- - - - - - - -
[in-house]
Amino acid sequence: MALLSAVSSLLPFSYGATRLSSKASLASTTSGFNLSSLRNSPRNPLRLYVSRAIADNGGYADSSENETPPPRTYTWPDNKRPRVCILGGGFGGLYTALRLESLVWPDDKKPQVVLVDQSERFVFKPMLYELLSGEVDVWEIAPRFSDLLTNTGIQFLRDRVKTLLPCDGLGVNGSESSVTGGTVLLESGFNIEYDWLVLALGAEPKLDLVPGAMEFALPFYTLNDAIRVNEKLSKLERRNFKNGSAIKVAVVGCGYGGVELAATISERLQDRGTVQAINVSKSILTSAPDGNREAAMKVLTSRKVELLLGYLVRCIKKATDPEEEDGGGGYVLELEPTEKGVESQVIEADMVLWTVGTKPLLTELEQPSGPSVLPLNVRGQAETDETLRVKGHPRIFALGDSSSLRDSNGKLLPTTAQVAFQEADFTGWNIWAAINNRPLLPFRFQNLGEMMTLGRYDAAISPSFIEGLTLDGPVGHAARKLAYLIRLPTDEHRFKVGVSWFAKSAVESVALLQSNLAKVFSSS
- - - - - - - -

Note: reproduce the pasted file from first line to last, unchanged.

[in-house]
Amino acid sequence: MALLSAVSSLLPFSYGATRLSSKASLASTTSGFNLSSLRNSPRNPLRLYVSRAIADNGGYADSSENETPPPRTYTWPDNKRPRVCILGGGFGGLYTALRLESLVWPDDKKPQVVLVDQSERFVFKPMLYELLSGEVDVWEIAPRFSDLLTNTGIQFLRDRVKTLLPCDGLGVNGSESSVTGGTVLLESGFNIEYDWLVLALGAEPKLDLVPGAMEFALPFYTLNDAIRVNEKLSKLERRNFKNGSAIKVAVVGCGYGGVELAATISERLQDRGTVQAINVSKSILTSAPDGNREAAMKVLTSRKVELLLGYLVRCIKKATDPEEEDGGGGYVLELEPTEKGVESQVIEADMVLWTVGTKPLLTELEQPSGPSVLPLNVRGQAETDETLRVKGHPRIFALGDSSSLRDSNGKLLPTTAQVAFQEADFTGWNIWAAINNRPLLPFRFQNLGEMMTLGRYDAAISPSFIEGLTLDGPVGHAARKLAYLIRLPTDEHRFKVGVSWFAKSAVESVALLQSNLAKVFSSS